Shortly after young lab Jerry arrived, he threw up a little bit. Not pleasant, but not something to worry about. All it took was a quick clean-up and a little snuggle. About an hour later, he threw up two two-inch lag bolts, a piece of metal, fragments of kids’ toys, and a ball of wool. Yikes – Jerry was quickly off to the vet for an x-ray. Dr. Sheppard said his guts looked like a Marshall-Wells Hardware store. Lucky for Jerry, he passed two desk keys and some other gunk without needing surgery.
Sadly, we hear this story all too often. Skittles had surgery to remove a half ball that the neighbours’ children accidentally threw over the fence. Luckily he had eaten a small rock, which showed up on the x-ray. Maggie ate a bath towel. Carly usually passes socks, but needed $3500 in surgery to get the last one out. Shadow the vizsla has had two surgeries, the first to remove a Power Ranger, and the second, a small stuffed money. Sadly, Spike the dalmatian died after a baby pacifier gummed up his intestines.
Although anything small enough to swallow could be a problem, according to VIP Pet Insurance, the most common items dogs eat are socks, underwear, pantyhose, rocks, balls, chew toys, corn cobs, bones, hair ties/ribbons and sticks.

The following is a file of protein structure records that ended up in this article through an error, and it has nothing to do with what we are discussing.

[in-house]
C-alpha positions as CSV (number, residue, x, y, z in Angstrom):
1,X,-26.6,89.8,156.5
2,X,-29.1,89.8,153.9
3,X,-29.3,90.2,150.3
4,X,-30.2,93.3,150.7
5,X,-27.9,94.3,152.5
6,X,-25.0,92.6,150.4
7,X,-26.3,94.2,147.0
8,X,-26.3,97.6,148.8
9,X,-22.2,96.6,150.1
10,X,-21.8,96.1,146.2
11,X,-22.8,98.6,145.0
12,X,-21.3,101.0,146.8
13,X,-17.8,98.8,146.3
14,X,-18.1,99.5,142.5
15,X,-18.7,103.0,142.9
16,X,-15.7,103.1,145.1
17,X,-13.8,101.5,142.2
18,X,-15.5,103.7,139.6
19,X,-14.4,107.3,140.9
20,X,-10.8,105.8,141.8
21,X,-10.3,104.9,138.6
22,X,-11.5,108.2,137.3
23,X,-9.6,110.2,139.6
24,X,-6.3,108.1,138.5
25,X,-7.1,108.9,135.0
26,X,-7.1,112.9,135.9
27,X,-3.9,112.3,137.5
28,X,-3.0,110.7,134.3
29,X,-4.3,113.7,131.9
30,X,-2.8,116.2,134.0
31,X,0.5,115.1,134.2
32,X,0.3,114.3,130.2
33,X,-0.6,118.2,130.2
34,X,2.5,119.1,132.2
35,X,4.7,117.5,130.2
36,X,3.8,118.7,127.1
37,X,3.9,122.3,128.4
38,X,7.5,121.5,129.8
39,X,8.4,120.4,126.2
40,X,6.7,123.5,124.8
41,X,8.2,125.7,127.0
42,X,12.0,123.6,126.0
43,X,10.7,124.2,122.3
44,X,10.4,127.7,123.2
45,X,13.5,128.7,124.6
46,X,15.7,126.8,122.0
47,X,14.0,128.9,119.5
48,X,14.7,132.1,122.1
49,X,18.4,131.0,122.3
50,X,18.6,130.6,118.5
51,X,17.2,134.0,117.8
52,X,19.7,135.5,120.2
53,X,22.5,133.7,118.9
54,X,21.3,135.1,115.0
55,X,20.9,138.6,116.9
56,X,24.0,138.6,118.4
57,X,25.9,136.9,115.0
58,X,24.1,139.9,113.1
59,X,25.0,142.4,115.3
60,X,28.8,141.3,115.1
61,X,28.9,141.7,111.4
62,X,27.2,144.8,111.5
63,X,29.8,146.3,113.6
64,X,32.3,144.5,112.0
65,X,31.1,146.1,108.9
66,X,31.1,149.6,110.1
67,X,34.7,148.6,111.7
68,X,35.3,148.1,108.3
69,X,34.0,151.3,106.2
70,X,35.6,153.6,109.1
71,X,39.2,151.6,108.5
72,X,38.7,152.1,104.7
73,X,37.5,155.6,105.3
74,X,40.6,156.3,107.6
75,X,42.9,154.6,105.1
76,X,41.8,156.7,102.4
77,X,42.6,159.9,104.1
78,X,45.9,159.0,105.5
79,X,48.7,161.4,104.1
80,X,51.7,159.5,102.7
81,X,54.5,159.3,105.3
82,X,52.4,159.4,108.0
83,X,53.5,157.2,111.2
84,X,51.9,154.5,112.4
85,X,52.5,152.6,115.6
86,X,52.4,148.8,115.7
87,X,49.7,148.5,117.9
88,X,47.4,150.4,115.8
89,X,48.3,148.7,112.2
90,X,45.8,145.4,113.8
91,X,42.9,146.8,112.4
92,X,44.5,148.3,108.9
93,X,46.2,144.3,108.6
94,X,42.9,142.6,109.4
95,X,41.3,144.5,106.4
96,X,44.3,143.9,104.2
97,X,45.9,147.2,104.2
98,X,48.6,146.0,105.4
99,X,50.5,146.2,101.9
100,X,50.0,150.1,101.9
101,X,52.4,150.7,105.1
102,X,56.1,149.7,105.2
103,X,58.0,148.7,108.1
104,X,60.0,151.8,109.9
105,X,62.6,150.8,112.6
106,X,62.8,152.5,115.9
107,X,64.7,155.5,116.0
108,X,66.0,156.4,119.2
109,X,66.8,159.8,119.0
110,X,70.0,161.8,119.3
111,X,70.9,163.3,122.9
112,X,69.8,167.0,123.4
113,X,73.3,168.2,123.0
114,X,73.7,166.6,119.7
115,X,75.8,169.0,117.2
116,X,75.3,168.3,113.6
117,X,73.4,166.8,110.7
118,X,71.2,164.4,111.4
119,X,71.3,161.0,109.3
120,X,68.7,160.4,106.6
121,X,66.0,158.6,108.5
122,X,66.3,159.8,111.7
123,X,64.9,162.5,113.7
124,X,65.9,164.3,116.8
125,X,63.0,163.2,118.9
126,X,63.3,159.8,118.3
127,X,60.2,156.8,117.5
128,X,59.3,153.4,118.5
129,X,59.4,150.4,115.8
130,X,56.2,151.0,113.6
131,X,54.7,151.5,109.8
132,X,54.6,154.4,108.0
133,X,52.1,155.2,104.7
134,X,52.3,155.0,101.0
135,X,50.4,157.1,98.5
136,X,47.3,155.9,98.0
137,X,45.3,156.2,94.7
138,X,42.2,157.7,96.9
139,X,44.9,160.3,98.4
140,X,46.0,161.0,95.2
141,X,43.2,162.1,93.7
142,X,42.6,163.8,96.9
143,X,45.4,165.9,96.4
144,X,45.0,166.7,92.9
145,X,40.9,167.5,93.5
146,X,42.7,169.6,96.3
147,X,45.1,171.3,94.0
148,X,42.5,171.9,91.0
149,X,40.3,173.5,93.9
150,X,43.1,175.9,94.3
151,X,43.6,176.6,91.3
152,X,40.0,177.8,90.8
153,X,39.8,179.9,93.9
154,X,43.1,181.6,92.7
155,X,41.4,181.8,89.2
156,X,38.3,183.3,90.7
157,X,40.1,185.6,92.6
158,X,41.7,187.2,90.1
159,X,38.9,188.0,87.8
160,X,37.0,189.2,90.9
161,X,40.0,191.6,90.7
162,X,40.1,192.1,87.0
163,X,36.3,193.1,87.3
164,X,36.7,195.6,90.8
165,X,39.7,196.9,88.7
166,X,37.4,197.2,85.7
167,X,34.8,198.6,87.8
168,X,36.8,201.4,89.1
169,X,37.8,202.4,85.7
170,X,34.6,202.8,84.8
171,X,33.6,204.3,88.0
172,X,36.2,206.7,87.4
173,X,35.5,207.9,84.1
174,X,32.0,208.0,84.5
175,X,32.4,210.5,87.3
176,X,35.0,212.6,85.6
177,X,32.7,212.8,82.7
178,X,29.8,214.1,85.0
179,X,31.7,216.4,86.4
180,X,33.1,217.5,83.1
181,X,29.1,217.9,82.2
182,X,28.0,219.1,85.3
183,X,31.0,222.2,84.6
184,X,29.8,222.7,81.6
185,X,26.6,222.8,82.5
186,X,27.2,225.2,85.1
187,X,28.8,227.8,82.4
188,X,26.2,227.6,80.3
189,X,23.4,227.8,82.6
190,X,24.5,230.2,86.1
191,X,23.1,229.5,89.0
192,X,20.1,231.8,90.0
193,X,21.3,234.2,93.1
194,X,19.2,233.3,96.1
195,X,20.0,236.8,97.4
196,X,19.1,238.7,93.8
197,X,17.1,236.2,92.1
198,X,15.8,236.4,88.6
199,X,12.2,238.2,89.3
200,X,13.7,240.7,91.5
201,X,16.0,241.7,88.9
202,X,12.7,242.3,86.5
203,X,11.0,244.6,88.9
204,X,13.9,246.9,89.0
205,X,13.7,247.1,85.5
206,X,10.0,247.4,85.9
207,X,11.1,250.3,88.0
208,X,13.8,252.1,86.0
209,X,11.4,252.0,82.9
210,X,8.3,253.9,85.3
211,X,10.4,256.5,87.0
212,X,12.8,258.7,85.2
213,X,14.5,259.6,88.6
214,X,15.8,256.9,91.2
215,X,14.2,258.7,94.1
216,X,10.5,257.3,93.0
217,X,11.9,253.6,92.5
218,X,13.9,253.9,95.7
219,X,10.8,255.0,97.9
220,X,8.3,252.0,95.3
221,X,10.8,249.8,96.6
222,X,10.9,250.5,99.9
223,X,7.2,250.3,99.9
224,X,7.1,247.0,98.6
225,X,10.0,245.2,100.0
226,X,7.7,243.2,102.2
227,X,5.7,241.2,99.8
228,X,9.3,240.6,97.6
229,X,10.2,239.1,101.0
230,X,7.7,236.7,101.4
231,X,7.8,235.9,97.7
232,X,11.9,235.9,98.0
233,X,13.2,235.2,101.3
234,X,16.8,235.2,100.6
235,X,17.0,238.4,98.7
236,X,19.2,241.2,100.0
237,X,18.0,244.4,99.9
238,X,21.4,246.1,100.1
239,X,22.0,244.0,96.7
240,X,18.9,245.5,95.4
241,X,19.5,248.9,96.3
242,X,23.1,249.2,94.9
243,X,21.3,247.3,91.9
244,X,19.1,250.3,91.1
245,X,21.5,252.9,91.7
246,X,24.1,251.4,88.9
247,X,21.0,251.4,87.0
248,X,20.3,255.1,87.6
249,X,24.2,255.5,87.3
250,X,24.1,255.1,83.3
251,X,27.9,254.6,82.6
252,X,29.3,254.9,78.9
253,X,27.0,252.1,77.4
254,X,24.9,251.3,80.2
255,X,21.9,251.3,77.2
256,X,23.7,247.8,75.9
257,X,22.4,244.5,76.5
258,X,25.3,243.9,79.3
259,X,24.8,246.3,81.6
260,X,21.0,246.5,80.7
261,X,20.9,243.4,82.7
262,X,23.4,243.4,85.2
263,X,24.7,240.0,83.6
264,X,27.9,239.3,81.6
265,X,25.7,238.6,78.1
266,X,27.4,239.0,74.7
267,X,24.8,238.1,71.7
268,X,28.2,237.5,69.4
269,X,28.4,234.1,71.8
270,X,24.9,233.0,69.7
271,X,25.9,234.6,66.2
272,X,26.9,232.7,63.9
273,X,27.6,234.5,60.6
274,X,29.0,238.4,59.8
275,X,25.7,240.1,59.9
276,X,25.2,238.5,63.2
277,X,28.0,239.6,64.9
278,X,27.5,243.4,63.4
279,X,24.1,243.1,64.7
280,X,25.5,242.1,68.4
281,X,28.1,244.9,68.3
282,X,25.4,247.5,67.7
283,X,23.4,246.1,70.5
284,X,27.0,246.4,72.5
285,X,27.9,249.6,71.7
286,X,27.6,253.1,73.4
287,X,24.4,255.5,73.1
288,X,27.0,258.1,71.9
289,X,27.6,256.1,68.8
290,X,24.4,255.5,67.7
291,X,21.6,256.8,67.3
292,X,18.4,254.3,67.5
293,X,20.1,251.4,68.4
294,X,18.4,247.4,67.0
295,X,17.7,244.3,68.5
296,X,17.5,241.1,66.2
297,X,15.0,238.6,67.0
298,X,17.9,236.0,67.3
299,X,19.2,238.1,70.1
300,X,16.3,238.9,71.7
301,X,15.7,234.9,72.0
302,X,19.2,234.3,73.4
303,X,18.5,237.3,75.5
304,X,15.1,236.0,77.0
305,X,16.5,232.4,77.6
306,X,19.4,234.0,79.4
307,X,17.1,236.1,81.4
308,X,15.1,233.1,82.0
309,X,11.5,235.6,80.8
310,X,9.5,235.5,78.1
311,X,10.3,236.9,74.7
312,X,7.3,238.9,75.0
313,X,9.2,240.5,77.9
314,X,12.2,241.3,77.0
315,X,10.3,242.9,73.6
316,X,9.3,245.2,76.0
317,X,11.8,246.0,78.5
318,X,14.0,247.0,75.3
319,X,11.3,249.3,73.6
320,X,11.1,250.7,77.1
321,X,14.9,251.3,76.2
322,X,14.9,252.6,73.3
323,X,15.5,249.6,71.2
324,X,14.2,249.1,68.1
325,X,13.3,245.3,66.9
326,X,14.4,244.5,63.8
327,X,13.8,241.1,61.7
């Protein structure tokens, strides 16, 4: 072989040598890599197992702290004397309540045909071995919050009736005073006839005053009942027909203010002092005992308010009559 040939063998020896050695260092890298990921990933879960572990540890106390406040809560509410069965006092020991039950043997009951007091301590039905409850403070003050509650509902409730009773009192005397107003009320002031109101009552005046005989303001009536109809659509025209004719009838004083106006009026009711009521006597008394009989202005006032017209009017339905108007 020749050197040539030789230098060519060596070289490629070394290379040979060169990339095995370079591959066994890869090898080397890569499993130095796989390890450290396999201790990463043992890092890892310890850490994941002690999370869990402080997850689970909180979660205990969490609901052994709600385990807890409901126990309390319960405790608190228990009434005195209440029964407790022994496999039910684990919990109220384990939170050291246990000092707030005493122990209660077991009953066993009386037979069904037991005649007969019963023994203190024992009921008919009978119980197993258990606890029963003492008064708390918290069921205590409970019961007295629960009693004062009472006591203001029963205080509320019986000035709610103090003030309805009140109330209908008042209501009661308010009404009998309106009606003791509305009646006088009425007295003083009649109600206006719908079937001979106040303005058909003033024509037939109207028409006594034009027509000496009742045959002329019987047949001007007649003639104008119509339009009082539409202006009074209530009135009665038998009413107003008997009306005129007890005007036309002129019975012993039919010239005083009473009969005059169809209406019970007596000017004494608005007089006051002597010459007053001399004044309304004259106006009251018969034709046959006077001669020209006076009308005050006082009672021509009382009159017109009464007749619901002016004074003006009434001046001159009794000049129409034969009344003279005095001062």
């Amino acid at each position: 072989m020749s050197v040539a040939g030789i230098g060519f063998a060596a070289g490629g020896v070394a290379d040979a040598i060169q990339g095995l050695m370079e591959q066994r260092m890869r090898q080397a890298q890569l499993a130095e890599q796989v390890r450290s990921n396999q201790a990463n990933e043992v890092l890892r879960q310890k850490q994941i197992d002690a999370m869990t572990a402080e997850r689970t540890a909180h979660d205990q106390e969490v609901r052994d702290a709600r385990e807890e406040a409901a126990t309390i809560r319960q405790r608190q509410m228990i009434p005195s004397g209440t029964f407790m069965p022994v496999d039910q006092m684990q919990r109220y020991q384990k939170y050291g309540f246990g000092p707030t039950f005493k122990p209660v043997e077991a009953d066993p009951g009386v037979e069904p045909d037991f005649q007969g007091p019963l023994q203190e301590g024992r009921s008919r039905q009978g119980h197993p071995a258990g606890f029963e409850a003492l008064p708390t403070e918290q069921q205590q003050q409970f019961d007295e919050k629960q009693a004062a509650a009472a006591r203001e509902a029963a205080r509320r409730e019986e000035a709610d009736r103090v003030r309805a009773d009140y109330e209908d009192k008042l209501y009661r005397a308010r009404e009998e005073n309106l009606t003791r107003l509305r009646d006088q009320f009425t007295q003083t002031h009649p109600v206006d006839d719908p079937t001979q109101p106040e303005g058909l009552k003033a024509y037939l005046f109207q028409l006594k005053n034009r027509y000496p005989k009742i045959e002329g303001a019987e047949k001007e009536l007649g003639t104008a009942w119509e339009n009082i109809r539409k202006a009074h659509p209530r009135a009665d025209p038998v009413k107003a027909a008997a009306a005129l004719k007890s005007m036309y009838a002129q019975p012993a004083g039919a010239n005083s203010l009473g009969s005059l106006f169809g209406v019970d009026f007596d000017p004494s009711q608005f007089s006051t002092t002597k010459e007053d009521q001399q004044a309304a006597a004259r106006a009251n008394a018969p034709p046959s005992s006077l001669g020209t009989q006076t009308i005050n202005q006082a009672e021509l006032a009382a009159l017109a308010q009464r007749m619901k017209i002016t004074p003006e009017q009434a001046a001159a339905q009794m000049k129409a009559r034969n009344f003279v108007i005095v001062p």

If your dog vomits a little bit, don’t worry about it, but if the vomiting is frequent or projectile, or if there is associated diarrhoea, blood, a fever, lethargy, or distended abdomen contact your veterinarian. If your dog ever throws up metal or other nasty objects, go to the vet. If you’re unsure, check their circulation, and if their gums are white, take them to the vet right away.
To prevent gastrointestinal obstruction, remove small objects from any place your dog has access to, and check their toys regularly to remove small or damaged items.